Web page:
Christian August Vulpius
He was born at Weimar, and was educated at Jena and Erlangen. In 1790, he returned to Weimar, where Goethe obtained employment for him. Here, since 1788, Goethe had been contentedly living quasi-maritally with Vulpius's sister Christiane.
In Weimar, Vulpius began, in imitation of Christian Heinrich Spiess, to write a series of romantic narratives: operas, dramas and tales. Of these (about sixty in number), his Rinaldo Rinaldini, the Robber Captain (1797), is the most notorious. A typical "penny dreadful" of the period, it was often translated and much imitated, but unrivaled in its bad eminence. Its scene was laid in Italy during the Middle Ages. Vulpius was also active as an editor.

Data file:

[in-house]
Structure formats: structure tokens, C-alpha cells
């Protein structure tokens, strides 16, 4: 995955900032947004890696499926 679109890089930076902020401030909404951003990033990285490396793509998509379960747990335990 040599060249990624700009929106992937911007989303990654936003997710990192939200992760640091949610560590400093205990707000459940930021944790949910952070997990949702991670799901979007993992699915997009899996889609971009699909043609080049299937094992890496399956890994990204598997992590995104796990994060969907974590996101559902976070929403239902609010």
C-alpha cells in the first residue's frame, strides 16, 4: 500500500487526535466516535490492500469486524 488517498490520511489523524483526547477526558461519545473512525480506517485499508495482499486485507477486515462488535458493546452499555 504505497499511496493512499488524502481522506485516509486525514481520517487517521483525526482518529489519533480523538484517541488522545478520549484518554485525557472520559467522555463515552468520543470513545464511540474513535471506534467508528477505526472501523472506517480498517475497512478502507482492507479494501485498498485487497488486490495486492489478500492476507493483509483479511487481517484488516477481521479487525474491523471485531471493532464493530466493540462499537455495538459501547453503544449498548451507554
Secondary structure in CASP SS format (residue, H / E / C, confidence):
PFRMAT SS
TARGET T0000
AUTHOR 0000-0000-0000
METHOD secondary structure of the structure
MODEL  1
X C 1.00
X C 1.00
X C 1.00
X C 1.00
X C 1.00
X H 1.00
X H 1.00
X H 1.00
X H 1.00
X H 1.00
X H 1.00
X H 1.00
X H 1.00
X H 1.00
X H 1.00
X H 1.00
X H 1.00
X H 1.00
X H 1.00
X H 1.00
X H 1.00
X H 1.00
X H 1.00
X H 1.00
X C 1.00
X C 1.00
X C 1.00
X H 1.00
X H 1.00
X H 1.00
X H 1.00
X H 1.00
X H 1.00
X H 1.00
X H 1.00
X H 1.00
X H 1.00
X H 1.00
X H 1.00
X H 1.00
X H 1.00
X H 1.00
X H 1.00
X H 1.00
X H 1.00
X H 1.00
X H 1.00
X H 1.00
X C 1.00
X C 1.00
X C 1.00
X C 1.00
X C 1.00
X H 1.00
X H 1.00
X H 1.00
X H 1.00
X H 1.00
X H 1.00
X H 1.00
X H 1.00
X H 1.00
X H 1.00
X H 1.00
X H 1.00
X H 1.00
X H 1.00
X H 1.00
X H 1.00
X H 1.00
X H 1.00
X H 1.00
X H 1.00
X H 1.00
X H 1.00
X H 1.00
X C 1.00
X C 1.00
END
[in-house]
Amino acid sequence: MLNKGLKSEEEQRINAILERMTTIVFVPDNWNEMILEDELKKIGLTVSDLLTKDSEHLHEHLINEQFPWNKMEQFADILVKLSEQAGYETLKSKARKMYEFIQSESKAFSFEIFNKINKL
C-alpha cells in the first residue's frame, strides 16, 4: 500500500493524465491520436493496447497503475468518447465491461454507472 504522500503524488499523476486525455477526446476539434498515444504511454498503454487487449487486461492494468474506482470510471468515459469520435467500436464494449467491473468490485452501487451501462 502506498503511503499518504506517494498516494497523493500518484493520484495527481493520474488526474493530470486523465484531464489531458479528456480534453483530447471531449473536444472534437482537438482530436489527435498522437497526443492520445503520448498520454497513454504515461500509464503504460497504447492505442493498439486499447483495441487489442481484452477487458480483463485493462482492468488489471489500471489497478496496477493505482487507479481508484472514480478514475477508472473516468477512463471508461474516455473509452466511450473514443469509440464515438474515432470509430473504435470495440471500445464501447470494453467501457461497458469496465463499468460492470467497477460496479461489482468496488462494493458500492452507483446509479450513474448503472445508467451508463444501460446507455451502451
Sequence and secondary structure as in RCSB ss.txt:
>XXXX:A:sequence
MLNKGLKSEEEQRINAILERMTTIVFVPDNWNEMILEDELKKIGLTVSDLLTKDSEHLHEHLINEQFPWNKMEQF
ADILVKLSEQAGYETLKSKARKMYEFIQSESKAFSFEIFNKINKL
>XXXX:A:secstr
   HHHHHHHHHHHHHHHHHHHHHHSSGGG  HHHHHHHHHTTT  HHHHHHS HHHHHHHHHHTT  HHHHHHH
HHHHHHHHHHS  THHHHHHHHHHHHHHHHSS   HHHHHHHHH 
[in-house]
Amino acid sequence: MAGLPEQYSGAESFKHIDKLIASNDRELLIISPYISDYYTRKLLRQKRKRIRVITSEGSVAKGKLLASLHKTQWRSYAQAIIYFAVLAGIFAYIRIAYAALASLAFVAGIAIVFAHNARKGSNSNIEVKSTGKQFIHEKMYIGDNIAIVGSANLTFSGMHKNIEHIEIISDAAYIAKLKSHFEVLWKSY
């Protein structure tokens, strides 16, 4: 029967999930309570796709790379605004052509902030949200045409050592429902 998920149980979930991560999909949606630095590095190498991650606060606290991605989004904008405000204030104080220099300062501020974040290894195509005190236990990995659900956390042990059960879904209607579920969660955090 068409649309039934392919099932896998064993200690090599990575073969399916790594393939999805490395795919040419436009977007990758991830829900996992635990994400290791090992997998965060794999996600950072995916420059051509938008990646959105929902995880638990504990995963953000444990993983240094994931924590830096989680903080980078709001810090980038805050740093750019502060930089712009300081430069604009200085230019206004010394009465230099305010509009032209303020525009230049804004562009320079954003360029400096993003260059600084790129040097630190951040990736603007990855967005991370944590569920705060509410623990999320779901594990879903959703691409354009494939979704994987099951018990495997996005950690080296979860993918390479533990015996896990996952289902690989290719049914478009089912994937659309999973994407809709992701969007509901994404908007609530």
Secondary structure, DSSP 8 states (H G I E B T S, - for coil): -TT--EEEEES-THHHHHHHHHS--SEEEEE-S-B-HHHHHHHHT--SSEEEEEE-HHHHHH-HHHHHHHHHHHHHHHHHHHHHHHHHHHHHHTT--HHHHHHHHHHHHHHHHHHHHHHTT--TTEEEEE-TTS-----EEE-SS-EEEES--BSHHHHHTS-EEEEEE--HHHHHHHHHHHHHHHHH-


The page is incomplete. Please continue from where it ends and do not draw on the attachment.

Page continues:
In 1797, possibly through Goethe's influence, Vulpius obtained employment at the Weimar library, of which he became chief librarian in 1806. In the latter year, Goethe also formally married Christiane. Christian died at Weimar on 25 June 1827.
There are two filmed works based on Vulpius' most renowned penny-dread:
- Rinaldo Rinaldini (1927 film) 
- Rinaldo Rinaldini, der Räuberhauptmann (TV series with 13 episodes produced in 1968)
||This article includes a list of references, related reading or external links, but its sources remain unclear because it lacks inline citations. (January 2014)|
- "Vulpius, Christian August". New International Encyclopedia. 1905.
- "Goethe, Johann Wolfgang von". New International Encyclopedia. 1906.
- This article incorporates text from a publication now in the public domain: Chisholm, Hugh, ed. (1911). "Vulpius, Christian August". Encyclopædia Britannica (11th ed.). Cambridge University Press.